3. Ben Kennedy says:

    A more revealing question for Alito would be whether or not he considers Buck vs Bell “settled law”

  4. Armando says:

    Simon sez of Roe supporters definition of “settled law”:

    “It doesn’t relate to whether a case was correctly decided.”

    Well, it should not for you either should it?

    “It doesn’t related to whether the case puts forth a workable standard?”

    Of course it does. It is a workable standard. You don’t like the result. Intellectually dishonest of you.

    “It doesn’t relate to public acceptance.”

    How much public acceptance do you need. 60% is not enough for you. 70? 80? 90? 100?

    Course the bottom line is Alito wants to overtur n Roe. And you like that.

    On that you are honest. alito should have been as honest.

  5. Plainsman says:

    The standard now is Casey‘s opaque “undue burden,” not Roe‘s relatively clear trimester framework, and no one has given predictable content to the former standard.

    “Public acceptance” of actual abortion pronouncements like Stenberg — or the conjunction of Roe and Doe v. Bolton — is not 60% or anything like it.

    And even if it were, the fact that 40% of the republic passionately, consistently, indignantly objected to a legal decision, decade after decade, not merely as incorrect but as usurpatious would entail that it is not settled.

    The very reason there is such enormous tension about RoeCasey is that they are the antithesis of “settled law.” Both left and right, Senators and law professors, know it. They are objects of contention. Simon’s point.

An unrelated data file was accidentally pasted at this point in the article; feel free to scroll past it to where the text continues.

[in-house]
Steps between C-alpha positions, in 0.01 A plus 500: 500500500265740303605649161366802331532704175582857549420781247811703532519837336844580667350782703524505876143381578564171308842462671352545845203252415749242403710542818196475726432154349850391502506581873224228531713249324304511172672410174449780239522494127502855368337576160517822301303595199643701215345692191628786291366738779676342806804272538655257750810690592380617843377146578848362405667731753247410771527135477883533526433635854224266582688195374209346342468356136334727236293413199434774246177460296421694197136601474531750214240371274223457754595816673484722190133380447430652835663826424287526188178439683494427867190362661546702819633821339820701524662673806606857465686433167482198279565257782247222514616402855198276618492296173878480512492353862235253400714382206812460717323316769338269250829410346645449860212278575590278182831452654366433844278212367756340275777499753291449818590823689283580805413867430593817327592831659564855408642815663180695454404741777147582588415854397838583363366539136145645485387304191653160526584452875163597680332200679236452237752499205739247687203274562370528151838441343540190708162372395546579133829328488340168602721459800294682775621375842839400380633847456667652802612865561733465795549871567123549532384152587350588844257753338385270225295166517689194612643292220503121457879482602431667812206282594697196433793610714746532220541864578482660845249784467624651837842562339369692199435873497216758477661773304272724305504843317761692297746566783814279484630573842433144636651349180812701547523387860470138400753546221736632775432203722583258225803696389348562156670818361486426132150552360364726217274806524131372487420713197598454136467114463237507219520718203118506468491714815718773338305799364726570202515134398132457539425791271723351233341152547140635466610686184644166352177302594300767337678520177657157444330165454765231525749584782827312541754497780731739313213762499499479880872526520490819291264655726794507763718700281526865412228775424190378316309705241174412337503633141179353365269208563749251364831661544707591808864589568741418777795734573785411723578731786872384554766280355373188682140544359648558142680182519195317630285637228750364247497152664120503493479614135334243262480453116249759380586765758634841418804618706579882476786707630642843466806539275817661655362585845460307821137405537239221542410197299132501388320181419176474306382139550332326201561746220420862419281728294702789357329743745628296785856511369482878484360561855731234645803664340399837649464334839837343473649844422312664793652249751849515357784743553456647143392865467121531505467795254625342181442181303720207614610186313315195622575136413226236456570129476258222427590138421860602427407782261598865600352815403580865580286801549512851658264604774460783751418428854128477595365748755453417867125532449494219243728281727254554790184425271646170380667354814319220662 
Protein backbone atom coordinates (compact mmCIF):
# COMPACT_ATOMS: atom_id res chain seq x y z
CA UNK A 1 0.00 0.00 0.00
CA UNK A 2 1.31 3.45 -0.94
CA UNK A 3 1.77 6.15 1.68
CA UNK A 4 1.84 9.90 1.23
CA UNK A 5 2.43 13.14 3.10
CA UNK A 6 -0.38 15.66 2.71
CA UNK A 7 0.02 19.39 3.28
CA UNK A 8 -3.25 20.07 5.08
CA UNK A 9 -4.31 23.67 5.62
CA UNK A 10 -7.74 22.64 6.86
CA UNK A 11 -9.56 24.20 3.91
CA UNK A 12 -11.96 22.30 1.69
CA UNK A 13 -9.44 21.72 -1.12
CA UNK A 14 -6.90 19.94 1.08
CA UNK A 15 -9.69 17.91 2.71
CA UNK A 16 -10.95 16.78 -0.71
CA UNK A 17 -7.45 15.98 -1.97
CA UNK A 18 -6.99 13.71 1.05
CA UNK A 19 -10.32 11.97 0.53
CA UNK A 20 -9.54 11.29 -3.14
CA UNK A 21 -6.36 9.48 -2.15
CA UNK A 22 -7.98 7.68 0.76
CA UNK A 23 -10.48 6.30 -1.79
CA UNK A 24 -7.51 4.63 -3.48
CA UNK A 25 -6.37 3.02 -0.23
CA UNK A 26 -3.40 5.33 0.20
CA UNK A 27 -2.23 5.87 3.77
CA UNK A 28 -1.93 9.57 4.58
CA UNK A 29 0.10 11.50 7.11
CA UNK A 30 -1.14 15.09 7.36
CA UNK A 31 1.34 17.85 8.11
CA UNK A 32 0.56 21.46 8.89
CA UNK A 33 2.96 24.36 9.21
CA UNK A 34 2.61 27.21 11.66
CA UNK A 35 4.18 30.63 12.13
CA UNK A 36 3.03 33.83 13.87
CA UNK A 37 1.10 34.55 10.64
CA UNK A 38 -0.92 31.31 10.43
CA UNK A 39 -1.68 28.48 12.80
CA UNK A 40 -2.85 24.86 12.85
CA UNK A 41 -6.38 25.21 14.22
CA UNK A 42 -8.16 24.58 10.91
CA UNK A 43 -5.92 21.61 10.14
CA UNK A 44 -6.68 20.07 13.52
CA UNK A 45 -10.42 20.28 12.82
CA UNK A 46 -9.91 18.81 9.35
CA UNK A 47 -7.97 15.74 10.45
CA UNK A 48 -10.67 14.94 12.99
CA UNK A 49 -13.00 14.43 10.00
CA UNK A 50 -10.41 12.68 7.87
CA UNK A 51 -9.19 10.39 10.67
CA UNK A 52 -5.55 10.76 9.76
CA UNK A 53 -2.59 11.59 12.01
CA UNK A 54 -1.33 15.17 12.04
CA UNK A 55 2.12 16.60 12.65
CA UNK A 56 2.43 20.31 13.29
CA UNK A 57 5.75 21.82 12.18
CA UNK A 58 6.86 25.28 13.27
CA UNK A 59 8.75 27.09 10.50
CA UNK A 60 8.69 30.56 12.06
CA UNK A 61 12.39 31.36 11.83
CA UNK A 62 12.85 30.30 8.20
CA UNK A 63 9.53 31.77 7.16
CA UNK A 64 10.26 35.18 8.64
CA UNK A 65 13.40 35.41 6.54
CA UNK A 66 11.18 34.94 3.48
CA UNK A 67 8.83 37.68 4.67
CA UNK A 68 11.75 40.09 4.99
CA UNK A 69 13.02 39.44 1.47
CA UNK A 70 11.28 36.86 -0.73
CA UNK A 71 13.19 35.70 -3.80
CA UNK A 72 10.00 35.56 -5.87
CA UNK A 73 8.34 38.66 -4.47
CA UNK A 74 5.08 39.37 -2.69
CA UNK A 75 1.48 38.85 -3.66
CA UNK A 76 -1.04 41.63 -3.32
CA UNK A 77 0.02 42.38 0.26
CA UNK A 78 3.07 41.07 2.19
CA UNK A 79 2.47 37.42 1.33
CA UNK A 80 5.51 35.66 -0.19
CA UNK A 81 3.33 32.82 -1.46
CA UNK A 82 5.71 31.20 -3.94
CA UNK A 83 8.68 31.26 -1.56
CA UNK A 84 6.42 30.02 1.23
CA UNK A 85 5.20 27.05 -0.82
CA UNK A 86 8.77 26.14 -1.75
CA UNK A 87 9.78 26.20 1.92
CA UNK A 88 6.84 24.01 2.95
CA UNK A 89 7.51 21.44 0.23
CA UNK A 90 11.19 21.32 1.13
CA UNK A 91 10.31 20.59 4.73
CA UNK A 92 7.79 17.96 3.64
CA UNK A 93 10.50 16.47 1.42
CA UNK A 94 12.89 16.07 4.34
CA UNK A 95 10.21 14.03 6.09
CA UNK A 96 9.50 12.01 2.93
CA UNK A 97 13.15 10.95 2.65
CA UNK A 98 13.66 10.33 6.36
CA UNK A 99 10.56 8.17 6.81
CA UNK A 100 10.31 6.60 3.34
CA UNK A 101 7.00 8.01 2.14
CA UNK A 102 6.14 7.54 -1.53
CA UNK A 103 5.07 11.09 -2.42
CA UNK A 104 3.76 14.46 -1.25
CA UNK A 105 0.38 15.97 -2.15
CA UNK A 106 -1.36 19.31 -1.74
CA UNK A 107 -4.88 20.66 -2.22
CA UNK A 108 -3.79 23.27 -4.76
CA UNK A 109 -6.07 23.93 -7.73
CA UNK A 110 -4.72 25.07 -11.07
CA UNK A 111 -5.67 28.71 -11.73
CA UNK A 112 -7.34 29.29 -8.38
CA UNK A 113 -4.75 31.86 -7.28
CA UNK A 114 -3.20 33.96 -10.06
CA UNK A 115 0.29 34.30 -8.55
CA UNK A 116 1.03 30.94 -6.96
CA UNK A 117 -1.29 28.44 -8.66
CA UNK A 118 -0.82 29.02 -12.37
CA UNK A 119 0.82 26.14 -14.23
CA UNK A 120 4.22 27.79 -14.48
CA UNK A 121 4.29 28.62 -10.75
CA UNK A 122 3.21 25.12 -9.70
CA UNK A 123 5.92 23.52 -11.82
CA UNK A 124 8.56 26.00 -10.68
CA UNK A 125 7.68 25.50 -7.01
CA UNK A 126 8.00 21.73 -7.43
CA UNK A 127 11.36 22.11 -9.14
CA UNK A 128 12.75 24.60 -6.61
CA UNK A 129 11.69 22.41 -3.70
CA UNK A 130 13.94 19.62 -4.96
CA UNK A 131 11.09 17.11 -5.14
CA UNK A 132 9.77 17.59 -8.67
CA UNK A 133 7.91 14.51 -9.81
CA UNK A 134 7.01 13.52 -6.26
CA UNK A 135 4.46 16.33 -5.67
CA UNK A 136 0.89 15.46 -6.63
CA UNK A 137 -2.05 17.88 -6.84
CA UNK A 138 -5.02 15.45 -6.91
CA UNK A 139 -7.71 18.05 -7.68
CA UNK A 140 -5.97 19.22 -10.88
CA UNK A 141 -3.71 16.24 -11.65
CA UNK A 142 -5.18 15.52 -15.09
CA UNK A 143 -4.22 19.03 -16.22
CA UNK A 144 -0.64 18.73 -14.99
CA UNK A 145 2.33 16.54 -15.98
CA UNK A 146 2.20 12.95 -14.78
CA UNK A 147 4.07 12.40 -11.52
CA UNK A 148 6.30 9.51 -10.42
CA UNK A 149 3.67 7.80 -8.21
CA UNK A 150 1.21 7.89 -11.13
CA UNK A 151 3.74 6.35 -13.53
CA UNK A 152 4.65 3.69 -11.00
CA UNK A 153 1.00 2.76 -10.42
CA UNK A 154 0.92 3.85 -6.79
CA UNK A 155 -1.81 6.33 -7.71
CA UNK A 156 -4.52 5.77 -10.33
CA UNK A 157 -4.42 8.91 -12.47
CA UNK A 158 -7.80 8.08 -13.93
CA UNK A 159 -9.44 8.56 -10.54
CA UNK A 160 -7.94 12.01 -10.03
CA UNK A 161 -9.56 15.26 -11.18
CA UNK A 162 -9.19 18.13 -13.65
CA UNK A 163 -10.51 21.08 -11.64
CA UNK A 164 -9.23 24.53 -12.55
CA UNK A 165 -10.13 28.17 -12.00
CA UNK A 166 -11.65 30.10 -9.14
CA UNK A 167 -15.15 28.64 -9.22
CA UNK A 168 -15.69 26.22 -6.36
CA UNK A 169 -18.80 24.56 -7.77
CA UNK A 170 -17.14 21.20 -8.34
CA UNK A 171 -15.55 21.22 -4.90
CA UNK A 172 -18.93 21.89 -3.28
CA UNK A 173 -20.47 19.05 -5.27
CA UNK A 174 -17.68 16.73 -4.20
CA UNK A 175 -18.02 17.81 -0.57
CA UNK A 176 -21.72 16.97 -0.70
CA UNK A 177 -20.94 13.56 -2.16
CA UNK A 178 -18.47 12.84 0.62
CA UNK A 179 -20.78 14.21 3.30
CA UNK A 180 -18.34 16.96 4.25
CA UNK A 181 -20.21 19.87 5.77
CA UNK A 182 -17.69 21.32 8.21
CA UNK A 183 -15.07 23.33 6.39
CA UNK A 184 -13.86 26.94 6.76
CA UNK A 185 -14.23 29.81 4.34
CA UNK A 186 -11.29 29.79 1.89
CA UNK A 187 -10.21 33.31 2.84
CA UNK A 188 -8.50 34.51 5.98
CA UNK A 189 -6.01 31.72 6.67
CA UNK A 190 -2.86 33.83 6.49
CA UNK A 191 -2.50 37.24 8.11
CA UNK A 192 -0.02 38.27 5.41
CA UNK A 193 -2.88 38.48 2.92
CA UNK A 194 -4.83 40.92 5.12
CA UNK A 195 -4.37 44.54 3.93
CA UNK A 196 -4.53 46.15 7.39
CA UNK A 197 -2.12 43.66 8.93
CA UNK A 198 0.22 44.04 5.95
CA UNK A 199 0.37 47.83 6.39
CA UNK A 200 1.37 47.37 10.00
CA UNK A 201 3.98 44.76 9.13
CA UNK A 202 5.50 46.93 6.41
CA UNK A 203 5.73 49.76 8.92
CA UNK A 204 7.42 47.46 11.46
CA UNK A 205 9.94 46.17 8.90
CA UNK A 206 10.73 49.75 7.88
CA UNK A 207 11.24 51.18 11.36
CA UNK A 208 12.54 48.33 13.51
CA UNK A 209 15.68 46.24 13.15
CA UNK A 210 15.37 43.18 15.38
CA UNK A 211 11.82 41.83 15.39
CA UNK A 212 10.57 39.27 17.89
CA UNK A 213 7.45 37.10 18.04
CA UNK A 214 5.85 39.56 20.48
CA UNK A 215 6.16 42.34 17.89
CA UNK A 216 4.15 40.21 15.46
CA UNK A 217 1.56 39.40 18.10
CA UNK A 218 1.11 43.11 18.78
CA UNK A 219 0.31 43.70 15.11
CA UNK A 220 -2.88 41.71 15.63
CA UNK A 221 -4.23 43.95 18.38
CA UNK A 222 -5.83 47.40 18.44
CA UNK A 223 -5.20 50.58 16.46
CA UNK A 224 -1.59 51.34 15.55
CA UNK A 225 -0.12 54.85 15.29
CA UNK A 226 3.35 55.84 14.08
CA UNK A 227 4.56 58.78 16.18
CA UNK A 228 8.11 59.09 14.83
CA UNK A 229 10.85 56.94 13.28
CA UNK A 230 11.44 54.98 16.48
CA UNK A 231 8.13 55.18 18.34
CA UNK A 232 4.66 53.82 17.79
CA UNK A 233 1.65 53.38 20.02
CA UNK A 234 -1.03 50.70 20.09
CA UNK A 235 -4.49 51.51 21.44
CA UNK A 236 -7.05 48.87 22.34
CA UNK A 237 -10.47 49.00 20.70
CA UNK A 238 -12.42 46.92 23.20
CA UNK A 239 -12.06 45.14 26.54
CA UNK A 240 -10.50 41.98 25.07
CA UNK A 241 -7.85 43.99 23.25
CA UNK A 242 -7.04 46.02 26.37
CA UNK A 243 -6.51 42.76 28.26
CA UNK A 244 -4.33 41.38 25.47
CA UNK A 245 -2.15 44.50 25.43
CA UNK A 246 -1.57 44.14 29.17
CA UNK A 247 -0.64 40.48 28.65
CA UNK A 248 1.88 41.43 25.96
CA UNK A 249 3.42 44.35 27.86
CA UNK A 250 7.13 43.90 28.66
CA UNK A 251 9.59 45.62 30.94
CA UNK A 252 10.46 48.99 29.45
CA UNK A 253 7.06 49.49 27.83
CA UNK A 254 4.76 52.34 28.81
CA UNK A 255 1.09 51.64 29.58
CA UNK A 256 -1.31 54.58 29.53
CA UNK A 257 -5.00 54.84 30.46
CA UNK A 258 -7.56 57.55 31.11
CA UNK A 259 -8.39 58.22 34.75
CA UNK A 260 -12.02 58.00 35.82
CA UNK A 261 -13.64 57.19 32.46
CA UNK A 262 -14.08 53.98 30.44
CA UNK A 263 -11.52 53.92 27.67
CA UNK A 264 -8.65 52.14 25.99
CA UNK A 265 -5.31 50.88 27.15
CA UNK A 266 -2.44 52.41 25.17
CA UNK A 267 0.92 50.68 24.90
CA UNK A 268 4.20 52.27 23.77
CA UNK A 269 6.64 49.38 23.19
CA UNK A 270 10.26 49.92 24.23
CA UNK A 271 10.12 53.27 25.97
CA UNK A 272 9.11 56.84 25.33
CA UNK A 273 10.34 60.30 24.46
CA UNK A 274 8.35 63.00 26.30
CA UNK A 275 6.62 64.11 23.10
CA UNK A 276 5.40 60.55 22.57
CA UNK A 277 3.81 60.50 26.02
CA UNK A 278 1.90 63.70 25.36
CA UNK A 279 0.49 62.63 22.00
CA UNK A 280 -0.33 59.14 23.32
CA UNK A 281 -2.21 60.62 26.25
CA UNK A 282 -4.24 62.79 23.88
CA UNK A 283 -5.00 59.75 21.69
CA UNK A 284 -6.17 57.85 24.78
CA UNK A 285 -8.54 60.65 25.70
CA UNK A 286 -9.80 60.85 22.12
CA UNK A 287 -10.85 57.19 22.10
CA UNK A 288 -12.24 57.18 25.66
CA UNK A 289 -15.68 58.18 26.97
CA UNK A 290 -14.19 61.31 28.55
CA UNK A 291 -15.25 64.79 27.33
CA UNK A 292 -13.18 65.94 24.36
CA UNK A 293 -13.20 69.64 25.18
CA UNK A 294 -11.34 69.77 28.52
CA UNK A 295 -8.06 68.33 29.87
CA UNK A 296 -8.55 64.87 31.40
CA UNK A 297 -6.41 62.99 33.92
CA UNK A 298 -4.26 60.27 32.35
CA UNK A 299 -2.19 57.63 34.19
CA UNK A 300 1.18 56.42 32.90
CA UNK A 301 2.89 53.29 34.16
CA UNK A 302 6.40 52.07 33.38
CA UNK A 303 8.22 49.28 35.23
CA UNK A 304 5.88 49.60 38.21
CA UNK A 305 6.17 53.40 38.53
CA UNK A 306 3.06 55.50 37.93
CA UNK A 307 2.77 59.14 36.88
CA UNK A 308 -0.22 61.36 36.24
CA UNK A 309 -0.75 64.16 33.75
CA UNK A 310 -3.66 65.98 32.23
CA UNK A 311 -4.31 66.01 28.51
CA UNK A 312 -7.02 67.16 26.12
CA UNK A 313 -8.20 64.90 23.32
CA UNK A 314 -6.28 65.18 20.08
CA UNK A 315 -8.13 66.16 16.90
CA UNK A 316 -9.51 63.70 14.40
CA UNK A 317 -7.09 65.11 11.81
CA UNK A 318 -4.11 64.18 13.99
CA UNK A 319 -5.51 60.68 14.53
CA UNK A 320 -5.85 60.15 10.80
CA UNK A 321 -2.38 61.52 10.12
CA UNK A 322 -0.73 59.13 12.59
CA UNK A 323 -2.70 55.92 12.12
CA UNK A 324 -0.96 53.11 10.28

6. timnino says:

    Only the oracle at Delphi will know whether or not Roe is settled enough in the minds of this court’s justices to preclude its overruling. All of the innuendo regarding the exchange between Justice Alito and Sen. Feinstein becomes nothing more than conjecture in the short term, with Alito’s record on the court to place his comments in the proper context over the long term. The placing of the high court back on the path toward an originalist view of the consitution bodes well, however, for the conservative movement (myself included). The ascendancy of the Reagnites to the Judiciary signals an important turn in the life and times of this court. I have seen enough of the biting dissents penned by the likes of Justices Thomas and Scalia.

    Justice Harlan never lived a long enough judicial life to find his dissenting opinions placed in the annals of Supreme Court lore as the most forthright and prescient among his generation of justices. My hope is that Scalia and Thomas may soon witness the ascendancy of their jurisprudential visions as expressed in their numerous dissents over these many years.

  7. Armando says:

    Justice Harlamn lived long enough to see his dissent in Poe become the majority opinion in Griswold.

    Honestly, do you guys know that Harlan caused it all?